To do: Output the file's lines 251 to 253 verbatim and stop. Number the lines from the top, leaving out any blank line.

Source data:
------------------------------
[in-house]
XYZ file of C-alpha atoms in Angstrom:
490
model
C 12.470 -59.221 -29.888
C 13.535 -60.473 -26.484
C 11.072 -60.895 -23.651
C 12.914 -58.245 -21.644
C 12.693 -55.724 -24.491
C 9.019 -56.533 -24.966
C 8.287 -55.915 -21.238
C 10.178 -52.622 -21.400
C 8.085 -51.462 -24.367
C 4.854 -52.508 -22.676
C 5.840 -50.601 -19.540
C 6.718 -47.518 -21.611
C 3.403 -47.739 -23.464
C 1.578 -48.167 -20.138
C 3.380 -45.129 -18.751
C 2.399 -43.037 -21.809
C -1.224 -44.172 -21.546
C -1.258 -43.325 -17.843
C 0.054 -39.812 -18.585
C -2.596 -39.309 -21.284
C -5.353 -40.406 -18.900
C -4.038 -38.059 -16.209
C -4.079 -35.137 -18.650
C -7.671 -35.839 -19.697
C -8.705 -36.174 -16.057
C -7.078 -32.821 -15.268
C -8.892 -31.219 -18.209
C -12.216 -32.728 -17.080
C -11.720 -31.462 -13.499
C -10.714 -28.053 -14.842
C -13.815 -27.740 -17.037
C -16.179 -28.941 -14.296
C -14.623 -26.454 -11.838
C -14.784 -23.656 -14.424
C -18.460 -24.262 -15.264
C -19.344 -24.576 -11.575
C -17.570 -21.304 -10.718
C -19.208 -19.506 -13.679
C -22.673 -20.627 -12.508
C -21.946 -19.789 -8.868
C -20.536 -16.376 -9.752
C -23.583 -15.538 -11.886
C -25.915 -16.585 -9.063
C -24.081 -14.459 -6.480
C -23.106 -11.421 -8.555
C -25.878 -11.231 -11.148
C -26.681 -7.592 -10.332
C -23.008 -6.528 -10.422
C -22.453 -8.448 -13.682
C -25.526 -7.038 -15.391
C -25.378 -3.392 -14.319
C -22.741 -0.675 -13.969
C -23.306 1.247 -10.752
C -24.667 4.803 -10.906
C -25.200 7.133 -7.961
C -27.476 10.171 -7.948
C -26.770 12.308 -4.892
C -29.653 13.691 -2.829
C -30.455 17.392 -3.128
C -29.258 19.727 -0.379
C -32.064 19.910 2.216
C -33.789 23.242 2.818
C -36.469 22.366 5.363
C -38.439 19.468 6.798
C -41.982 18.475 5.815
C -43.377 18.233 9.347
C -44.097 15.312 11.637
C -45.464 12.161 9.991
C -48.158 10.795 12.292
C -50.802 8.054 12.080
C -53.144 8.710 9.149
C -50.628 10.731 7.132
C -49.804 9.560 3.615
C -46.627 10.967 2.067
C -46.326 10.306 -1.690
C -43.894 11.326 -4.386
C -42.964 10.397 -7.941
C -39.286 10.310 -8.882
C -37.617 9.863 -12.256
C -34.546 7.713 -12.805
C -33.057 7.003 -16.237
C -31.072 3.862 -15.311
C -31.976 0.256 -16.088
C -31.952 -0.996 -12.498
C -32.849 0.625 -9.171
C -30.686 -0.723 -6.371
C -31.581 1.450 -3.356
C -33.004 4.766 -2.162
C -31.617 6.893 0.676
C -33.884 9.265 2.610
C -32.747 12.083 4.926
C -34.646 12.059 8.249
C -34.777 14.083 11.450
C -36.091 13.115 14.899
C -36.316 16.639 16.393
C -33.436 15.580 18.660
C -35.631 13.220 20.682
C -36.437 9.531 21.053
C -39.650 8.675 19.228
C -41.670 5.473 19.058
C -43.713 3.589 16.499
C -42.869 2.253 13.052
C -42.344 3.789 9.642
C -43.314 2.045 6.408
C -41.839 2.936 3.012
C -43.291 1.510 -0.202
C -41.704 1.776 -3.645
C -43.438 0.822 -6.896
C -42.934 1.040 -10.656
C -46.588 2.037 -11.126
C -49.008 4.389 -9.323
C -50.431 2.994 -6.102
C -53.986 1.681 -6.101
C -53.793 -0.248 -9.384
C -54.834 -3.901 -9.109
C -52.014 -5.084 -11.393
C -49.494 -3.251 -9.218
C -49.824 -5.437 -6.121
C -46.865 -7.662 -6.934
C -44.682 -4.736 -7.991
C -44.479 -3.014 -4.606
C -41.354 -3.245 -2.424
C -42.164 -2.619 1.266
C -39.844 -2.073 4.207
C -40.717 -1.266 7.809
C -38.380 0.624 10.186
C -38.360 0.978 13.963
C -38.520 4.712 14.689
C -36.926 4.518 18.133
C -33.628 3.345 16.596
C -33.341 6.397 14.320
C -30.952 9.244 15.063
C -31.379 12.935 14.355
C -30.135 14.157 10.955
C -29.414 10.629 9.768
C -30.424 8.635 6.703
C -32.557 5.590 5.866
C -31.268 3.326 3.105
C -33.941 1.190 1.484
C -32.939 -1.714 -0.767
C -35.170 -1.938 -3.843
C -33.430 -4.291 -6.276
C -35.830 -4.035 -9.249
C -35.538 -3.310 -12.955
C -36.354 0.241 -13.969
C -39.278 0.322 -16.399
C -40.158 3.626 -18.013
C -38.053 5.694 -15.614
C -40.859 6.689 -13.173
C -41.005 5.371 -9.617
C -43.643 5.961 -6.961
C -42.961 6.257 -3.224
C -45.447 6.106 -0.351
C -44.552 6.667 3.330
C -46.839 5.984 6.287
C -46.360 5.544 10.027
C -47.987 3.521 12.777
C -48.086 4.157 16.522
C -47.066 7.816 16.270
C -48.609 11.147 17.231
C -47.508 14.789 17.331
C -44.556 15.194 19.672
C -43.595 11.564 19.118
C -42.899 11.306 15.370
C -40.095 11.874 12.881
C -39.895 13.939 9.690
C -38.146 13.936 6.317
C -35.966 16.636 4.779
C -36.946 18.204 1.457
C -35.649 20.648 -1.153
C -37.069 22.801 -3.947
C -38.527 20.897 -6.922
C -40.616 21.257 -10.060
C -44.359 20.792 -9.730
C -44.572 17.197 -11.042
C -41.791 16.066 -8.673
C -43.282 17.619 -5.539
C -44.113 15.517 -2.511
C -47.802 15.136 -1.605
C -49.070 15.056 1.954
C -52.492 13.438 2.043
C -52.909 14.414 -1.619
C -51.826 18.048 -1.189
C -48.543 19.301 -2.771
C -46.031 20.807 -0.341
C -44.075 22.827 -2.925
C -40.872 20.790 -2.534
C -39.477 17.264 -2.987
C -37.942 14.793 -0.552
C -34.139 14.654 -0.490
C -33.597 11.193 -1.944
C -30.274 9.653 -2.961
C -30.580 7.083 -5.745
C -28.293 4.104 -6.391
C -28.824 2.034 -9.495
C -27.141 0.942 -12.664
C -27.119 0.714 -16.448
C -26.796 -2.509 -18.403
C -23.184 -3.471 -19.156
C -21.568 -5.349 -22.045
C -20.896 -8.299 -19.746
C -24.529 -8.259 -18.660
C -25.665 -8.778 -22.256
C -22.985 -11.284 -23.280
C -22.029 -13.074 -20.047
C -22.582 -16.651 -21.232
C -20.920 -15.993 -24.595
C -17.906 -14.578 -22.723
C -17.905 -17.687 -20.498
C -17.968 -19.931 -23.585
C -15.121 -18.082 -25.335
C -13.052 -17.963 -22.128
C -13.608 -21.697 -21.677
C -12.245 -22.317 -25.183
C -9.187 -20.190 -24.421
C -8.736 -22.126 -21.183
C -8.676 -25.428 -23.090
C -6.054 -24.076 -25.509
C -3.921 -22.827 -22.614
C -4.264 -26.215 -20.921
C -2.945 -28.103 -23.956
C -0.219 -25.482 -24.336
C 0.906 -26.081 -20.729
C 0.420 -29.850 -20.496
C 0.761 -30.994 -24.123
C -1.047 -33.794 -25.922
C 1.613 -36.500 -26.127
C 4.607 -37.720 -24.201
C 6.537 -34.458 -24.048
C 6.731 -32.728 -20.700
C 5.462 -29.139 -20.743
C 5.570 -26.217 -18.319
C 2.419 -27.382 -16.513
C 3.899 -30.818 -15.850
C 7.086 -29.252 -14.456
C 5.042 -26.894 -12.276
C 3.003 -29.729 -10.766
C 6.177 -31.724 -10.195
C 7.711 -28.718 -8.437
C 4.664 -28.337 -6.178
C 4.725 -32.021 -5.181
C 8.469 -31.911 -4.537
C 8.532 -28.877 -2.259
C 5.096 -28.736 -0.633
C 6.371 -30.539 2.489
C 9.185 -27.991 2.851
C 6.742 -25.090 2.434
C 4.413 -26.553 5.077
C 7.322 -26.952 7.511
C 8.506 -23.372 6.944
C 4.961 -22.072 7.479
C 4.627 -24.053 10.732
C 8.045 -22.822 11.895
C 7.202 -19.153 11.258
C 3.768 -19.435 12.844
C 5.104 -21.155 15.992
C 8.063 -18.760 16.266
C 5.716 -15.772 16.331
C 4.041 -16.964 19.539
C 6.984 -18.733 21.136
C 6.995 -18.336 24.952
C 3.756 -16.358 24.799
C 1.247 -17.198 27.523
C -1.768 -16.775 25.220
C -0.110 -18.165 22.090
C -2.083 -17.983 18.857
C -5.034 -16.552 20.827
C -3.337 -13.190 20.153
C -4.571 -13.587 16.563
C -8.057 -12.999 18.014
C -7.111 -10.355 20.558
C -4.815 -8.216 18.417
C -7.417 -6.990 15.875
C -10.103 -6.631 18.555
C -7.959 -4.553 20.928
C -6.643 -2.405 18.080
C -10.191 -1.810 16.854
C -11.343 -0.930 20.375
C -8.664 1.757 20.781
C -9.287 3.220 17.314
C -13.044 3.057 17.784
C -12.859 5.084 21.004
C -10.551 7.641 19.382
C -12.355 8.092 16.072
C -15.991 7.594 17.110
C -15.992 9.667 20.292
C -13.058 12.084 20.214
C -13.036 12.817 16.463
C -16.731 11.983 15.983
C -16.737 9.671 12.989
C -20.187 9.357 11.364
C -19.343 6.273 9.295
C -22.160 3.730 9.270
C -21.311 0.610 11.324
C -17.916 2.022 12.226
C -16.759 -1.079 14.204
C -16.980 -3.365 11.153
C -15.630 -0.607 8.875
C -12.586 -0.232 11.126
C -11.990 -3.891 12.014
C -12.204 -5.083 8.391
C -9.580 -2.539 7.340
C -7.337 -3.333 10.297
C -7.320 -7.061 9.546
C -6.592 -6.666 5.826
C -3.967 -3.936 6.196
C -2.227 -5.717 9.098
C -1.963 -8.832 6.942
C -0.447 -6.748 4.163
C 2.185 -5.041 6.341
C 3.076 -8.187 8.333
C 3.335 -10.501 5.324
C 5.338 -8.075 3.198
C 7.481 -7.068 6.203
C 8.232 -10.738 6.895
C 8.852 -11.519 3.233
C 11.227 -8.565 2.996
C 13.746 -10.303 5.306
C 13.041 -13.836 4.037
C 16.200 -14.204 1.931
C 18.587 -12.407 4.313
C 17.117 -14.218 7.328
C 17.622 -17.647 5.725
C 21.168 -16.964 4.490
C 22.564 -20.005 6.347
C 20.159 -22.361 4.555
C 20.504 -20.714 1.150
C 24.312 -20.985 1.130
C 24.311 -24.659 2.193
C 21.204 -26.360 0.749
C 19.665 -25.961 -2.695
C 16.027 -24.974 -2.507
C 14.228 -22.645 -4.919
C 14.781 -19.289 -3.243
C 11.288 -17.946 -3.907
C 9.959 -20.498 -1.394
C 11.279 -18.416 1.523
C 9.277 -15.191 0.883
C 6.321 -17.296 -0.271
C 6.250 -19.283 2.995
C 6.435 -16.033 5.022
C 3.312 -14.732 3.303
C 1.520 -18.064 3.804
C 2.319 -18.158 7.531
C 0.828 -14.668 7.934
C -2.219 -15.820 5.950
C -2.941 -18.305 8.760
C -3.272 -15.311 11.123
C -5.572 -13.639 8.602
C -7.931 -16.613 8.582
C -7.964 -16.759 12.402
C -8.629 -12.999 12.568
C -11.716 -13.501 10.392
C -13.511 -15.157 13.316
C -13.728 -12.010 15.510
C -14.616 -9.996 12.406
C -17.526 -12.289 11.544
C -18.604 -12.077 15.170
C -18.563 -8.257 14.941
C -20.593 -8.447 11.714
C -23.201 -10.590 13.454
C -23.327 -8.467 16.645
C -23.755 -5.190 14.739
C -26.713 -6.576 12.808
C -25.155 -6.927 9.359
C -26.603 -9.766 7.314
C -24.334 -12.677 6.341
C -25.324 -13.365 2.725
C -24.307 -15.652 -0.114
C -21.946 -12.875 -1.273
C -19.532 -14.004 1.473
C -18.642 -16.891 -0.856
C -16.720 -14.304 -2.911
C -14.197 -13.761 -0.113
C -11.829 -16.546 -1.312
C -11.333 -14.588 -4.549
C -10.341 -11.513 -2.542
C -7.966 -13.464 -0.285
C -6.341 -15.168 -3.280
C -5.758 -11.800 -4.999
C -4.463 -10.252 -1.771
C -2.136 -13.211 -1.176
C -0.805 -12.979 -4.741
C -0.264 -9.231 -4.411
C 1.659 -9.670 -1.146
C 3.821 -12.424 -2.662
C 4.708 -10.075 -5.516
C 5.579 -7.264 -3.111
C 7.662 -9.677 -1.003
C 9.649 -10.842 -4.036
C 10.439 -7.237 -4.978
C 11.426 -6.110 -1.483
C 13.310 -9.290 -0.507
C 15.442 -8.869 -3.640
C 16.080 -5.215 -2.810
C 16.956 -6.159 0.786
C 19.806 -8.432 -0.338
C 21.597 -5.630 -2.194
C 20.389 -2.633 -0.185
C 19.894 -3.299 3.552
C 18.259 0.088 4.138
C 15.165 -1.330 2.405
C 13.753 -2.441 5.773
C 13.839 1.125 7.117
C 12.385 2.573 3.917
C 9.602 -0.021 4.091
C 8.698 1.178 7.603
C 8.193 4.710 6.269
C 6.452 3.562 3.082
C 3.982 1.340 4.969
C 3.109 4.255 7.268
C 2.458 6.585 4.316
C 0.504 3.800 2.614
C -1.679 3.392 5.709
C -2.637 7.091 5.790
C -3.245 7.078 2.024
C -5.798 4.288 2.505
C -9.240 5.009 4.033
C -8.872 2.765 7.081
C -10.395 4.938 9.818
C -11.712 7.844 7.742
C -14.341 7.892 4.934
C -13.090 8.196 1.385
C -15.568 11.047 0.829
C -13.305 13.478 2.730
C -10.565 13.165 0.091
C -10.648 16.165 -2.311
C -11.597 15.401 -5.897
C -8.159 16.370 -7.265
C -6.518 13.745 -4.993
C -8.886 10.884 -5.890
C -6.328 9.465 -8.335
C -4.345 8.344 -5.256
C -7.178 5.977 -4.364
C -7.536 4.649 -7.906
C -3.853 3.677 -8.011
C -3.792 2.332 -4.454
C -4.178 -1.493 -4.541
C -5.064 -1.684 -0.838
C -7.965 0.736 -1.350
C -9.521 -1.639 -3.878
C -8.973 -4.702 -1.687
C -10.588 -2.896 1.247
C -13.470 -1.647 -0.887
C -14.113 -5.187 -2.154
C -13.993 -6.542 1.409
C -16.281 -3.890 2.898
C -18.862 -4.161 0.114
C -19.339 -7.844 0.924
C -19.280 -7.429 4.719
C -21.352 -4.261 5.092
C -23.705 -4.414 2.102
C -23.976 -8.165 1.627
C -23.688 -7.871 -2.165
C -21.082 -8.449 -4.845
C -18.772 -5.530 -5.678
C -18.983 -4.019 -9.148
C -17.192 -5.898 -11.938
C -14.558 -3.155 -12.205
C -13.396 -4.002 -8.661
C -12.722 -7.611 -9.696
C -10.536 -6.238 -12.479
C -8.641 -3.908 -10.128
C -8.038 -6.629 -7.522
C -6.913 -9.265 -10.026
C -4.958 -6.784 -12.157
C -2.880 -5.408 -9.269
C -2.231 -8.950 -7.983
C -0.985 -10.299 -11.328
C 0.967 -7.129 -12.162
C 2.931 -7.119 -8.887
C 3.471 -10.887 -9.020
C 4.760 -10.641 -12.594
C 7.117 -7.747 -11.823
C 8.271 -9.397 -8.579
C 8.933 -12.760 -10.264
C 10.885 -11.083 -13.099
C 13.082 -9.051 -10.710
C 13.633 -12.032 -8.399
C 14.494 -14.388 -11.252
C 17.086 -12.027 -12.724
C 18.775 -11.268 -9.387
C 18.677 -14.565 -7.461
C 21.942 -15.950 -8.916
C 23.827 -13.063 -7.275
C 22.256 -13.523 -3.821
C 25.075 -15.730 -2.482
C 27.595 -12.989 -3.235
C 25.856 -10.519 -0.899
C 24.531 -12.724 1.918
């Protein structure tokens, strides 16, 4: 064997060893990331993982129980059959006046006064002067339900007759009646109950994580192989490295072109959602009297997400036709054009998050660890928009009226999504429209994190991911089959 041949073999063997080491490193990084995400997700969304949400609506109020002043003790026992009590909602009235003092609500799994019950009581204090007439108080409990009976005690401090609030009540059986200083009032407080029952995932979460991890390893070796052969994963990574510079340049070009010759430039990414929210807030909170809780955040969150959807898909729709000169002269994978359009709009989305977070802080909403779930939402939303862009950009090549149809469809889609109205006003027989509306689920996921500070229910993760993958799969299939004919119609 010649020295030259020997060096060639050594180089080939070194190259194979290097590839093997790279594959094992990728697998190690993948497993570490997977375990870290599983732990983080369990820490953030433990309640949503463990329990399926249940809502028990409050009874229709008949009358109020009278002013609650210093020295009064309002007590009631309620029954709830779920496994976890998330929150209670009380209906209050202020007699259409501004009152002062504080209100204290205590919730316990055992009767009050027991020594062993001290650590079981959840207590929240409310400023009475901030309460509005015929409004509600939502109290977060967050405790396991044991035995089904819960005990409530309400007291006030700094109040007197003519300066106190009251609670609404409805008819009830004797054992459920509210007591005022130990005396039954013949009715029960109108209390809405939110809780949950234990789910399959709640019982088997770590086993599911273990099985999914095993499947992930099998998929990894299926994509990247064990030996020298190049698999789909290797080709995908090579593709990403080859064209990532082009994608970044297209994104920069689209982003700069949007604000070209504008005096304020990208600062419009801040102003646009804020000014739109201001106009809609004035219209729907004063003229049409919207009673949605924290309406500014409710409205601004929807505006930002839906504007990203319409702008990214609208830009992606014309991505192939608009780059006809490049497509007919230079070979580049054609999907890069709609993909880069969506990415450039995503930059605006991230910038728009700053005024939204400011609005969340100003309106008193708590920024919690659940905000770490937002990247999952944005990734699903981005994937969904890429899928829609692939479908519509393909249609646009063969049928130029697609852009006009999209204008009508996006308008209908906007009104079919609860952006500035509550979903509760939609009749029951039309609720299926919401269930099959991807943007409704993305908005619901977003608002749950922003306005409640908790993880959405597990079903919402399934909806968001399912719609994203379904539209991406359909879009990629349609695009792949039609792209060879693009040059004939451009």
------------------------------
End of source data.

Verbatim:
C 6.742 -25.090 2.434
C 4.413 -26.553 5.077
C 7.322 -26.952 7.511